Recent e-skimming cases

1. Macy’s

Magecart script attackers attacked Macy’s in October 2019, a U.S. departmental store chain. Official statements from the store revealed that malicious scripts were installed on Macy’s.com and the checkout page. The malicious code collected customer information such as credit card numbers and expiration dates, addresses, and customer names. It also included card verification codes.

2. Puma

The Magecart malicious code made Puma’s Australian victim. Willem de Groot is a security researcher who claims that the hidden code accessed all credit card details of customers who visited the website to shop online during the checkout process. Credit card numbers, customer addresses, and credit card names were all stolen. They were then transferred to a remote server in Ukraine.

3. British Airways

British Airways was also a victim of the same malware. More than 380,000 credit card numbers were stolen in the incident. Hackers had placed malicious code on the company’s website worldwide and retrieved credit card information. The stolen data included names, bank details, billing addresses, and names.

Identity theft and skimming

As opposed to being one incident, identity theft can often involve hacking away victims’ digital identities. Criminals can access difficult-to-get digital information such as passwords, email addresses, social security numbers, and bank accounts by skimming cybersecurity. Identity skimming is encouraged by card skimming. Attackers often use different methods and malware to execute separate incidents. Skimming is a successful attack that gives fraudsters enough time and space to use credit card information maliciously before the bank or owner notices the fraudulent activity. While cardholders might be able to receive a refund for the misappropriated funds, it is not common.

Card skimming, for example, allows criminals to access encrypted information. This includes the CVV number, country code, and expiration date of the cardholder, as well as the card number and full official names. The information can be used by fraudsters to commit different crimes or sold on the dark internet. Cybercriminals can also use the skimmed card to obtain a timestamp and location of all cardholders. Skimming can not only compromise the identity of victims but also their privacy.

Card skimming can lead to identity theft. Many cybercriminals take all the funds before the owner realizes it. Others create cloned cards and distribute them to be used in calculated fraudulent activities. While others wait, they can also steal vital identity information. To avoid detection by cardholders and banks, fraudsters use the waiting game to make infrequent cash withdrawals or purchase small amounts of money.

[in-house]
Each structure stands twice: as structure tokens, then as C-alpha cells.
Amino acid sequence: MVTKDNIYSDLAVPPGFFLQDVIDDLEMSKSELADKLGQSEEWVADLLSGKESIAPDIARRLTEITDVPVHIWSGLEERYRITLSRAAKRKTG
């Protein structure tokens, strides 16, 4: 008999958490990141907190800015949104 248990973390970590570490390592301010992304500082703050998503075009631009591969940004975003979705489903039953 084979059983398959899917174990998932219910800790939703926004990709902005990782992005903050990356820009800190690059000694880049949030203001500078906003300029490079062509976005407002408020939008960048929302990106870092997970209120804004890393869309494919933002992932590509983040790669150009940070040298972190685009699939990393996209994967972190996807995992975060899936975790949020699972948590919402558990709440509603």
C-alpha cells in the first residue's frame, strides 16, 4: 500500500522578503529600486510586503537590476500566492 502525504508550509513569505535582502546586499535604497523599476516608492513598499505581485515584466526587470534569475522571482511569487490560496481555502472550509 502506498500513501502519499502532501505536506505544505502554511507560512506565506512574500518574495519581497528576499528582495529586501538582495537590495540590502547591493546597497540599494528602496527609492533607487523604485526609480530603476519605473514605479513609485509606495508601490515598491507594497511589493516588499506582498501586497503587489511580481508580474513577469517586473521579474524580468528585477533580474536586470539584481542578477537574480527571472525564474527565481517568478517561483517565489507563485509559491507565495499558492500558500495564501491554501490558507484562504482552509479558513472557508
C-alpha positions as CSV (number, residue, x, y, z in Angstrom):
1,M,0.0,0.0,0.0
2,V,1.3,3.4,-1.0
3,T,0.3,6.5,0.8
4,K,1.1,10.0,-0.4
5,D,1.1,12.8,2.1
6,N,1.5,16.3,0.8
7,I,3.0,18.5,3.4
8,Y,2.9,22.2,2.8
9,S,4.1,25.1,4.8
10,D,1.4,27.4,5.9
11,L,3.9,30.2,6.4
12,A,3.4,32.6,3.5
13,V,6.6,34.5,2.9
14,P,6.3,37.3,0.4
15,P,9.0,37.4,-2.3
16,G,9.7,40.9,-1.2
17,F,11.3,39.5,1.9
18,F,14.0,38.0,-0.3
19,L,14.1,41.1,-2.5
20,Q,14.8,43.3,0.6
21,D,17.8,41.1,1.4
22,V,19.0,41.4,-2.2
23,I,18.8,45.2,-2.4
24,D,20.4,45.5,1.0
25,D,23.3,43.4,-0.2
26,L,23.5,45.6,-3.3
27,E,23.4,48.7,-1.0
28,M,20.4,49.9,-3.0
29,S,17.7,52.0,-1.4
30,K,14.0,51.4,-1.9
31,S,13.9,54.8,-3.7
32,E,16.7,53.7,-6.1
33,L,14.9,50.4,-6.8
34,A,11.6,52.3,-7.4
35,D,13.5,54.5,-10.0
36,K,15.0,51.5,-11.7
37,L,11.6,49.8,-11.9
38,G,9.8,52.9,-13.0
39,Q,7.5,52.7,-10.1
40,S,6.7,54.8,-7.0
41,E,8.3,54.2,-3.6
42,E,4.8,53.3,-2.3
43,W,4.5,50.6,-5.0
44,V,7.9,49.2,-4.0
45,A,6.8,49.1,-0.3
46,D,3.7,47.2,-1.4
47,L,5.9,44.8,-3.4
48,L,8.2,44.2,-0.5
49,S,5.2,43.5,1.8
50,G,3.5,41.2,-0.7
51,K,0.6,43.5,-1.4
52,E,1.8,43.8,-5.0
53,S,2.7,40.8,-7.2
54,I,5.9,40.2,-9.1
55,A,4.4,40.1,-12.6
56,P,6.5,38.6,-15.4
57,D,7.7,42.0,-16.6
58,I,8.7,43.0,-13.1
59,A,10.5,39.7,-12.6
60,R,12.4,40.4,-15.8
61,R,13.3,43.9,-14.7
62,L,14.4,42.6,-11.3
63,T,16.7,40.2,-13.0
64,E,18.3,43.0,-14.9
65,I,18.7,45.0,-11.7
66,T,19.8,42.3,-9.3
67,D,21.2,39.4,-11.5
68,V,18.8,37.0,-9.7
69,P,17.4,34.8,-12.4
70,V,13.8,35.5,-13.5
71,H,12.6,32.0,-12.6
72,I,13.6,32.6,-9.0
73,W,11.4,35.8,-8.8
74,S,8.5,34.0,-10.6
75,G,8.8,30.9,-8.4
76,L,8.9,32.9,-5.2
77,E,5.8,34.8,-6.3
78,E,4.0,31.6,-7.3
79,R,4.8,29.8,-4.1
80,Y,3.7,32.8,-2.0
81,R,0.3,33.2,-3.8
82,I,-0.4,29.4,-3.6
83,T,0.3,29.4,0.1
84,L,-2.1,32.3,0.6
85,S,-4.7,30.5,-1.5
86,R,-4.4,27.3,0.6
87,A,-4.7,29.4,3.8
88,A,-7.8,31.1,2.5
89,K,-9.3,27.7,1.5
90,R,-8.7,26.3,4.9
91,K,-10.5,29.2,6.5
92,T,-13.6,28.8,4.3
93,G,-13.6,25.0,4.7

Skimmer laws that were recently implemented require victims to report skimmers within 24-hours of being discovered. However, law enforcement agencies won’t share the locations. Card users who want to avoid potential skimmer fraud become vulnerable to identity theft. The best way to prevent identity theft by skimming is to monitor your card statements closely to identify suspicious or unaccountable card activity.

Who’s at greatest risk?

Skimming attacks can be a problem for all e-commerce websites without adequate security measures. Hackers are constantly evolving and using new methods to achieve a higher success rate. Websites without the most recent security measures are more vulnerable to skimming attacks.

Recent research showed that one out of five Magecart-infected shops is re-infected within a few days after the initial infection. To prevent a recurrence, it is important to disinfect infected areas and to fix any underlying problems. Other evolving threats can easily lead to reinfection. Open-source software like Magento is vulnerable to skimming attacks unless it is regularly patched.

Security measures to curb skimming

Account Monitoring

Cardholders should ensure that they regularly monitor their bank and card accounts to spot suspicious transactions. If they are victims of a skimming campaign, consumers have a window of opportunity to challenge unaccountable charges. Cardholders can use stolen card credentials to sell or transfer them to criminals. Reporting abnormal card usage behavior protects them from being held responsible for illegal card usage.

Prioritize low limit cards

When making online transactions and purchases, cardholders should make sure they only use low-limit credit cards. Low-limit cards allow you to limit the credit card’s maximum charge. A low-limit card is useful in limiting the maximum amount that can be charged to a credit card if a hacker pulls off an e-skimming attempt. It is possible to determine if credit card information was compromised based on card usage.

Pre-plan online shopping

A consumer should plan which items they will purchase from online retailers and what they will spend. Pre-planning is a great way to help consumers stick to their shopping budgets. It also helps to prevent users from being lured into opening multiple online accounts. Multiple online shopping sites can spread credit card information, increasing the chance of being swindled. The risk of a consumer falling prey to an e-skimmer is reduced by limiting online shopping.

Shop on trusted websites

Higher trust means that an online retailer can be trusted to provide security protocols to protect card data. Secure websites are best for consumers. SSL certificates are used to encrypt information between clients and servers on secure websites. Secure websites use secure encryption to protect card information from skimming.

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Evangeline Christina is a Cyber Security Enthusiast, Security Blogger, Technical Editor, Certified Ethical Hacker, Author at Cyberspecial.net. Previously, he worked as a security news reporter in a reputed news agency.